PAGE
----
Stories from
the trenches

Why don’t students respond to the material as I’d expected?

U.S. faculty member, CMU-Qatar

When I came to Qatar to teach, I naively expected that my carefully designed course materials would work as well here as they did in my classes back home. Very soon, however, I realized that the content itself reflected some basic assumptions that students in this cultural context don’t share. For example, the underlying assumption in my unit on venture creation is that making money is a driving force for students. However, I’ve found that my students were more interested in the social impact of their new ventures than their profitability. Deeply held values, such as “taking care of your neighbor,” seemed far more central to my students’ decision-making than I expected, based on my experiences in the U.S. It required me to rethink how I taught the whole unit.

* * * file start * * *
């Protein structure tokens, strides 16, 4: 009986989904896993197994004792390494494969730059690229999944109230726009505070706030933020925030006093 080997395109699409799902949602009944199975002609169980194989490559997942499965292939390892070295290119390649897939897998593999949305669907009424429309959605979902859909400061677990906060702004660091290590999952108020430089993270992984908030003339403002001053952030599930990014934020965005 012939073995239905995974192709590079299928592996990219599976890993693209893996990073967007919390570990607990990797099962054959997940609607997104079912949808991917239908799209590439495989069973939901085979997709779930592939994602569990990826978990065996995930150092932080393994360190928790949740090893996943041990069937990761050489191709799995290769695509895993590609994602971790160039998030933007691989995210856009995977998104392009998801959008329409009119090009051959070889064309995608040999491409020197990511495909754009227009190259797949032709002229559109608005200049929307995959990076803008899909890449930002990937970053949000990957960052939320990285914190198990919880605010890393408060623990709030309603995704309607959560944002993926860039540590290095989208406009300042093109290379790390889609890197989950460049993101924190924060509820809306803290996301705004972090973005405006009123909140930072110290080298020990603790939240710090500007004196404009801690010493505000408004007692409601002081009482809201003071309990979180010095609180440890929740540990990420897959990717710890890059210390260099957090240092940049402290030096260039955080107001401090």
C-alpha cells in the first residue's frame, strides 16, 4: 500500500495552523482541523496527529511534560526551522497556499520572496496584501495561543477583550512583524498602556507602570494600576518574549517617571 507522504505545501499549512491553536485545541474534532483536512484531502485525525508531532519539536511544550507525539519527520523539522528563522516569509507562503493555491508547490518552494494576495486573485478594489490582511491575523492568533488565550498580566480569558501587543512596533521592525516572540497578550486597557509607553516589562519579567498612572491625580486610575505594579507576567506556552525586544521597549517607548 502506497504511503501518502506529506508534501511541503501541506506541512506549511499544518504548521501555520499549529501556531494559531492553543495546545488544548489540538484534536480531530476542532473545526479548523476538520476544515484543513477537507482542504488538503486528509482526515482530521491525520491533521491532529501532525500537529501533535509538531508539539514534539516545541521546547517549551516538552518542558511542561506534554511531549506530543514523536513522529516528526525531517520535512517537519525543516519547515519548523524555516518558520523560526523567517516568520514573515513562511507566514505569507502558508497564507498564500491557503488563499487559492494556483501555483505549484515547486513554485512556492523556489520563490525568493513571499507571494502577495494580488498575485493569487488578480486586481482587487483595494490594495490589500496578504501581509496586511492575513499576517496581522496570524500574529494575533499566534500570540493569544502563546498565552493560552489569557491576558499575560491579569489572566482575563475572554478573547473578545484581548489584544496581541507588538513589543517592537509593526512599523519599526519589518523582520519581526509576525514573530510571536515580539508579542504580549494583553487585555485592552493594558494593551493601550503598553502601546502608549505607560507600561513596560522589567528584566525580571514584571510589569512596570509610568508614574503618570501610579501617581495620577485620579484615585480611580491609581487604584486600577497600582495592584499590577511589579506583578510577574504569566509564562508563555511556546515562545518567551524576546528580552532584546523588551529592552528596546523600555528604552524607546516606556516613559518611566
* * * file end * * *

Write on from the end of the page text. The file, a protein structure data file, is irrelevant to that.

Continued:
I’ve realized that we cannot come into teaching, especially in a very different cultural context, with the attitude that we have all the answers: we don’t. Our students can sometimes challenge even our core assumptions. That being said, we owe it to students to challenge some of their assumptions. I believe that there are some basic business principles and strategies – borrowing money, for example – that my students need to consider, even if they don’t think the idea is compatible with their culture or religion. But now, rather than present the principle as a given, I introduce it as a topic for discussion and we look at how cultural, religious and economic issues intersect. I also highlight local businesses that employ the strategies I’m teaching in order to challenge students to think in new ways about what is and isn’t culturally compatible.

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